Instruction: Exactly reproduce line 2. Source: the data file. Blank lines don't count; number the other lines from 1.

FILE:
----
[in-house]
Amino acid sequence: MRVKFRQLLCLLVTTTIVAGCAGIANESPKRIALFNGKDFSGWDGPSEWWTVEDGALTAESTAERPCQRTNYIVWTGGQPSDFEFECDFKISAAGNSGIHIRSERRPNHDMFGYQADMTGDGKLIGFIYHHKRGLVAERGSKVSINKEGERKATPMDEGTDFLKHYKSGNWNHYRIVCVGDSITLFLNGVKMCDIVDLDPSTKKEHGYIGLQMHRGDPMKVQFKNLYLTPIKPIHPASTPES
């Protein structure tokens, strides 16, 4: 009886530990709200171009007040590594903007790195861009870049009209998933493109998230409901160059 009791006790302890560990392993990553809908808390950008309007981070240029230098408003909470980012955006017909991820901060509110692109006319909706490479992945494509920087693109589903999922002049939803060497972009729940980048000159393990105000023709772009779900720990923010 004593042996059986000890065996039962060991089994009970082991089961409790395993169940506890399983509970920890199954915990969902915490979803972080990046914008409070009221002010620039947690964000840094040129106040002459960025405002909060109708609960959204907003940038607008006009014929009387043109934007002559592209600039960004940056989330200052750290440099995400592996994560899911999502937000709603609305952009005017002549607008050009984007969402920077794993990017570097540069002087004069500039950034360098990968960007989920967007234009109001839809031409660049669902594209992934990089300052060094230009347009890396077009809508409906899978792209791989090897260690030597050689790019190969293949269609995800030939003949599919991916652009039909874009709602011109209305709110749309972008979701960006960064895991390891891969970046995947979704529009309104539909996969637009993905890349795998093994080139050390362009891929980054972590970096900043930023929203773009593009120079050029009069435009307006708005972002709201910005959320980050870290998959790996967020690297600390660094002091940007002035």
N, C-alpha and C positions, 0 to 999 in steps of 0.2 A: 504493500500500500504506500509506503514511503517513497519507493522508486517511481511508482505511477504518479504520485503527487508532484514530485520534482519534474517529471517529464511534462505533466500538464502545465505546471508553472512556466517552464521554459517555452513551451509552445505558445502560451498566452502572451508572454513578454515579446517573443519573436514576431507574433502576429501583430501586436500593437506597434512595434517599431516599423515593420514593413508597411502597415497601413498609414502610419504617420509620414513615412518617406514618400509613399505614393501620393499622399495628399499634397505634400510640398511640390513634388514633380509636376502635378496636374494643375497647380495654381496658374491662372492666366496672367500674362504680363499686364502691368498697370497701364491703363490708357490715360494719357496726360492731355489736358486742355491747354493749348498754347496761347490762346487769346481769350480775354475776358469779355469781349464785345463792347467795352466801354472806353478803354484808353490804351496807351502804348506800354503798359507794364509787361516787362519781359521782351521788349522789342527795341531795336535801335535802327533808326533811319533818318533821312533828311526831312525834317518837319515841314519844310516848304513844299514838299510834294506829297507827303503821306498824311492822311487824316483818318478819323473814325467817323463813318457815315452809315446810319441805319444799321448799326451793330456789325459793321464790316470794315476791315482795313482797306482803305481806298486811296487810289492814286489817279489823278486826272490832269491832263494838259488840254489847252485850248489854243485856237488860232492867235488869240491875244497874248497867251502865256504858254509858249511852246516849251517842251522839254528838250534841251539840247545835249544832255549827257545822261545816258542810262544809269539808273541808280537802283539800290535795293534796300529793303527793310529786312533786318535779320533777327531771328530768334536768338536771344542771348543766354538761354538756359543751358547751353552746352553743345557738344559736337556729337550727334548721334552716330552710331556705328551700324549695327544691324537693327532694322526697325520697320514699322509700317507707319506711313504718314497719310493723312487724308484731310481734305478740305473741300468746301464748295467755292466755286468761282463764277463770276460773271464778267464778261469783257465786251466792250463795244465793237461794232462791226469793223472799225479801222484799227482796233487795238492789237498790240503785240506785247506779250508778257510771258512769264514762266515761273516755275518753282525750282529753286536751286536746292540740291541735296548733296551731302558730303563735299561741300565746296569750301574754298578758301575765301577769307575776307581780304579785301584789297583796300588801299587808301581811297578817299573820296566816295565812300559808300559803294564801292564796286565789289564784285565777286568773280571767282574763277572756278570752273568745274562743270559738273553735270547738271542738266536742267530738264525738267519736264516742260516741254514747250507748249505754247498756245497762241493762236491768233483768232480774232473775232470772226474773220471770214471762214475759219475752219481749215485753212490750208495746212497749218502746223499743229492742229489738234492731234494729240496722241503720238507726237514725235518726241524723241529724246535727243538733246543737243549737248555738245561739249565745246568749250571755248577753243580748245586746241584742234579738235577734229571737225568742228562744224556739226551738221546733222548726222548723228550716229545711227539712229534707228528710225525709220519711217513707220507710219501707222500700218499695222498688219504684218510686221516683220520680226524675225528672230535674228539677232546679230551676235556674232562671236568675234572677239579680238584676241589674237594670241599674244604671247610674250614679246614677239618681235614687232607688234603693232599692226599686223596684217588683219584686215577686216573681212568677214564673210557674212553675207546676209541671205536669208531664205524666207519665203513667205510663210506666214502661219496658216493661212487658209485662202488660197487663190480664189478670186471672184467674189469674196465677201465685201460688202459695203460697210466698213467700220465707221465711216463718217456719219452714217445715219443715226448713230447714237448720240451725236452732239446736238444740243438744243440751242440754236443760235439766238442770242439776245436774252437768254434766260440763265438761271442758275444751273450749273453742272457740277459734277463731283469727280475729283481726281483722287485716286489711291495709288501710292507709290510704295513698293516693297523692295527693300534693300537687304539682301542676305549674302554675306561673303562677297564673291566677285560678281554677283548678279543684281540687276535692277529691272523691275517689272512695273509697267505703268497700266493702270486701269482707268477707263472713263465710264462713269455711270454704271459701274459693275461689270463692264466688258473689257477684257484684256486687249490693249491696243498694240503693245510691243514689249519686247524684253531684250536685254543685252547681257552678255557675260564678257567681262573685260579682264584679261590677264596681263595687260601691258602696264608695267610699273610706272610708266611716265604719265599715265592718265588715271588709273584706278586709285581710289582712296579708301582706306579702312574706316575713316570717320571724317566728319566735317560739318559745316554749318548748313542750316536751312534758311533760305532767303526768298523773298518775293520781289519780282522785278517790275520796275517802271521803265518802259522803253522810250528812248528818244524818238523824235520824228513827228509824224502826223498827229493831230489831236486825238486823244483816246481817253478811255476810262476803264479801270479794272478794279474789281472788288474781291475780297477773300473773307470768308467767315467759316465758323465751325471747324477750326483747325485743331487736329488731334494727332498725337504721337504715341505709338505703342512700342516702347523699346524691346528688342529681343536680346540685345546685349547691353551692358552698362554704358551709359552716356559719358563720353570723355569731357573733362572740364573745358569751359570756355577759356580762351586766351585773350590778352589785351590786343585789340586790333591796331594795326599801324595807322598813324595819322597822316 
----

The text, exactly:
Amino acid sequence: MRVKFRQLLCLLVTTTIVAGCAGIANESPKRIALFNGKDFSGWDGPSEWWTVEDGALTAESTAERPCQRTNYIVWTGGQPSDFEFECDFKISAAGNSGIHIRSERRPNHDMFGYQADMTGDGKLIGFIYHHKRGLVAERGSKVSINKEGERKATPMDEGTDFLKHYKSGNWNHYRIVCVGDSITLFLNGVKMCDIVDLDPSTKKEHGYIGLQMHRGDPMKVQFKNLYLTPIKPIHPASTPES